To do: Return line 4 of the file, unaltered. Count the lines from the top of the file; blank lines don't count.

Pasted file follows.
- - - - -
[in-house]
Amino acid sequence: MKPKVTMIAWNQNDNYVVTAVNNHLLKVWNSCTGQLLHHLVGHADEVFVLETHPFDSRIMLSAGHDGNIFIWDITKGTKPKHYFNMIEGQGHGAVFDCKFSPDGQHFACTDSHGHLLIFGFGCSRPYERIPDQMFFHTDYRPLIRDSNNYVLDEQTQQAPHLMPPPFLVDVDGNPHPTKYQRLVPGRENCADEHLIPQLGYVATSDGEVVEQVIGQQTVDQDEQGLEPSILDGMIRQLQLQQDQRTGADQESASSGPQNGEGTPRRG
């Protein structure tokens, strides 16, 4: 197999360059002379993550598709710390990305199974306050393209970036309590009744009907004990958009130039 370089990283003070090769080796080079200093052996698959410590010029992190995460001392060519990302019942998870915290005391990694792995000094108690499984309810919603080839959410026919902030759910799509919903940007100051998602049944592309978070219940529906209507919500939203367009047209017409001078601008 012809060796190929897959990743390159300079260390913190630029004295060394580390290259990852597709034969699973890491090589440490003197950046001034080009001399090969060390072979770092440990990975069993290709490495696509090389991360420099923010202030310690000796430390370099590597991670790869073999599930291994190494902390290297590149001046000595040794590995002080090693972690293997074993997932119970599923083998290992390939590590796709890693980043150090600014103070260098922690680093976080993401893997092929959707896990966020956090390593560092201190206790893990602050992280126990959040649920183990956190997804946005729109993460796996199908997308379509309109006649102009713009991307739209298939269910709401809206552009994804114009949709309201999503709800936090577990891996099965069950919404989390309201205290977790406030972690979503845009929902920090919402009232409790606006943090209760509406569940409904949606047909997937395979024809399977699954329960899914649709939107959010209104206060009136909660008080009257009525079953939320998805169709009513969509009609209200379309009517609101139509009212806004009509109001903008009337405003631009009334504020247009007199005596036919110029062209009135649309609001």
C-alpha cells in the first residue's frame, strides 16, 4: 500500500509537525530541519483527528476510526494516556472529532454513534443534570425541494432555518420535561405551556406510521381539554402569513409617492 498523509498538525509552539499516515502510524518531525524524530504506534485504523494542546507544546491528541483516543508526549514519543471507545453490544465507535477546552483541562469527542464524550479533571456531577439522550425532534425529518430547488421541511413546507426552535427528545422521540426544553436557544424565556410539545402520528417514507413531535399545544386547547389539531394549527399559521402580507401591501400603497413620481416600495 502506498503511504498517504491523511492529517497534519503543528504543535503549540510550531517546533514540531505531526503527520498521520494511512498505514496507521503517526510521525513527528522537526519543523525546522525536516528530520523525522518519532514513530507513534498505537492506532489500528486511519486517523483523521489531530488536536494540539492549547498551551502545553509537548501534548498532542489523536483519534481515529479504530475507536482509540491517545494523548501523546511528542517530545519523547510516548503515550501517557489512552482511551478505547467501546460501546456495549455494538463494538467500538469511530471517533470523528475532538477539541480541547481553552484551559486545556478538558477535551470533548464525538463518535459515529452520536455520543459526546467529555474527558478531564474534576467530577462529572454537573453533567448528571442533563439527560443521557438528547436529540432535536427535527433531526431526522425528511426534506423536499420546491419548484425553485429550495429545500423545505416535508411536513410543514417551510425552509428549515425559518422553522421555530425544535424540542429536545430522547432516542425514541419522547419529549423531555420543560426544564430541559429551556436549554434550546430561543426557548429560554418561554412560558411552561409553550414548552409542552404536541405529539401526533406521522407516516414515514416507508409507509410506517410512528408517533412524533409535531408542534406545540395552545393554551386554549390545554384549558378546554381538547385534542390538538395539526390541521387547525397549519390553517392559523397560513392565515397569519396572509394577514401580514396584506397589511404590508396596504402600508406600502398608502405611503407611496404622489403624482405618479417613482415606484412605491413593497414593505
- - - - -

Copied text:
C-alpha cells in the first residue's frame, strides 16, 4: 500500500509537525530541519483527528476510526494516556472529532454513534443534570425541494432555518420535561405551556406510521381539554402569513409617492 498523509498538525509552539499516515502510524518531525524524530504506534485504523494542546507544546491528541483516543508526549514519543471507545453490544465507535477546552483541562469527542464524550479533571456531577439522550425532534425529518430547488421541511413546507426552535427528545422521540426544553436557544424565556410539545402520528417514507413531535399545544386547547389539531394549527399559521402580507401591501400603497413620481416600495 502506498503511504498517504491523511492529517497534519503543528504543535503549540510550531517546533514540531505531526503527520498521520494511512498505514496507521503517526510521525513527528522537526519543523525546522525536516528530520523525522518519532514513530507513534498505537492506532489500528486511519486517523483523521489531530488536536494540539492549547498551551502545553509537548501534548498532542489523536483519534481515529479504530475507536482509540491517545494523548501523546511528542517530545519523547510516548503515550501517557489512552482511551478505547467501546460501546456495549455494538463494538467500538469511530471517533470523528475532538477539541480541547481553552484551559486545556478538558477535551470533548464525538463518535459515529452520536455520543459526546467529555474527558478531564474534576467530577462529572454537573453533567448528571442533563439527560443521557438528547436529540432535536427535527433531526431526522425528511426534506423536499420546491419548484425553485429550495429545500423545505416535508411536513410543514417551510425552509428549515425559518422553522421555530425544535424540542429536545430522547432516542425514541419522547419529549423531555420543560426544564430541559429551556436549554434550546430561543426557548429560554418561554412560558411552561409553550414548552409542552404536541405529539401526533406521522407516516414515514416507508409507509410506517410512528408517533412524533409535531408542534406545540395552545393554551386554549390545554384549558378546554381538547385534542390538538395539526390541521387547525397549519390553517392559523397560513392565515397569519396572509394577514401580514396584506397589511404590508396596504402600508406600502398608502405611503407611496404622489403624482405618479417613482415606484412605491413593497414593505